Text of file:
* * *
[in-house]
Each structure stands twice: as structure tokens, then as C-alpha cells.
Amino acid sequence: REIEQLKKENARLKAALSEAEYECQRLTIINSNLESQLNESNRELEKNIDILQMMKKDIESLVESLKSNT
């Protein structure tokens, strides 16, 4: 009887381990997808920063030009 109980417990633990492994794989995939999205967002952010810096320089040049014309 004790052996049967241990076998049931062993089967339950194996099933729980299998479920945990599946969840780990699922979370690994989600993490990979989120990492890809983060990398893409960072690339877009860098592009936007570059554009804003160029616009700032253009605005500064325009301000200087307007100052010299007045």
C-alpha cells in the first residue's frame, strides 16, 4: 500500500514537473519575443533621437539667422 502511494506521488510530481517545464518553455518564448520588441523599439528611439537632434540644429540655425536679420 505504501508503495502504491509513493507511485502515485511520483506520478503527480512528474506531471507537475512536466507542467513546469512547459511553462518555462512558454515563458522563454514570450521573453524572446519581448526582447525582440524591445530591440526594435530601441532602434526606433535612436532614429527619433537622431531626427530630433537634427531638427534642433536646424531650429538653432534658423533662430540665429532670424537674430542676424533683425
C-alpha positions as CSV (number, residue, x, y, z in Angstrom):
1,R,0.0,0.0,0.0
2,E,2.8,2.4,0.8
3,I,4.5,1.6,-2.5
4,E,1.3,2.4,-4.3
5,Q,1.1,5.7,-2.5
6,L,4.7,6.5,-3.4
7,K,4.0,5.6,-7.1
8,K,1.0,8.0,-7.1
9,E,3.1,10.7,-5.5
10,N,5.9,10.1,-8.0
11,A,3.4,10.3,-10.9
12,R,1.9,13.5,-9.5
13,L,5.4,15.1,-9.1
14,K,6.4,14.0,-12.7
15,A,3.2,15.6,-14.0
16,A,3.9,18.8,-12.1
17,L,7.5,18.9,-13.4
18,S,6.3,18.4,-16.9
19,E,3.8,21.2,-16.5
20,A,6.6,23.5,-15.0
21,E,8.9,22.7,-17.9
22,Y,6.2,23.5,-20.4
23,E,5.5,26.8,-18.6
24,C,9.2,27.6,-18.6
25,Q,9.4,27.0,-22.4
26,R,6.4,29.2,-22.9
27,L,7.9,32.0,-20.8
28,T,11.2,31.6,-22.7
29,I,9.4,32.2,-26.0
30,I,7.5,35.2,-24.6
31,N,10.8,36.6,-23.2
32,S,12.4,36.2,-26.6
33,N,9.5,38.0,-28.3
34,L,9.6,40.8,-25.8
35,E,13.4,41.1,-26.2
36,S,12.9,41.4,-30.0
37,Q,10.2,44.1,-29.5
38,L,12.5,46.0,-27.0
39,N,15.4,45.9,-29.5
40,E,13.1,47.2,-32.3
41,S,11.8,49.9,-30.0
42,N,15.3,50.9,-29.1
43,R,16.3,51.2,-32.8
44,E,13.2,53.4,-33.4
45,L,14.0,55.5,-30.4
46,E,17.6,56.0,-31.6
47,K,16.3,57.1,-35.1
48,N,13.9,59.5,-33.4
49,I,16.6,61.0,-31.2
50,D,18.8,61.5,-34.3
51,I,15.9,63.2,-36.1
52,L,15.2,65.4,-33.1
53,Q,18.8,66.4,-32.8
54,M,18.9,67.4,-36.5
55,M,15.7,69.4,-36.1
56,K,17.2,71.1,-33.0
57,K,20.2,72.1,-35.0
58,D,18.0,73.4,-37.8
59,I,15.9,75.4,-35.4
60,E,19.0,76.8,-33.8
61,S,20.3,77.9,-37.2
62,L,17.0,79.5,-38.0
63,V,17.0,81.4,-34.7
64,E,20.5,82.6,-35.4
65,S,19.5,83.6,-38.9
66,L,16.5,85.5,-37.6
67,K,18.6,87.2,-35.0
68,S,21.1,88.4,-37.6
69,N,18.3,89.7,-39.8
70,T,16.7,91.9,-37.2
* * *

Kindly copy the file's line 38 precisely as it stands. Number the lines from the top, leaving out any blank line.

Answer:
32,S,12.4,36.2,-26.6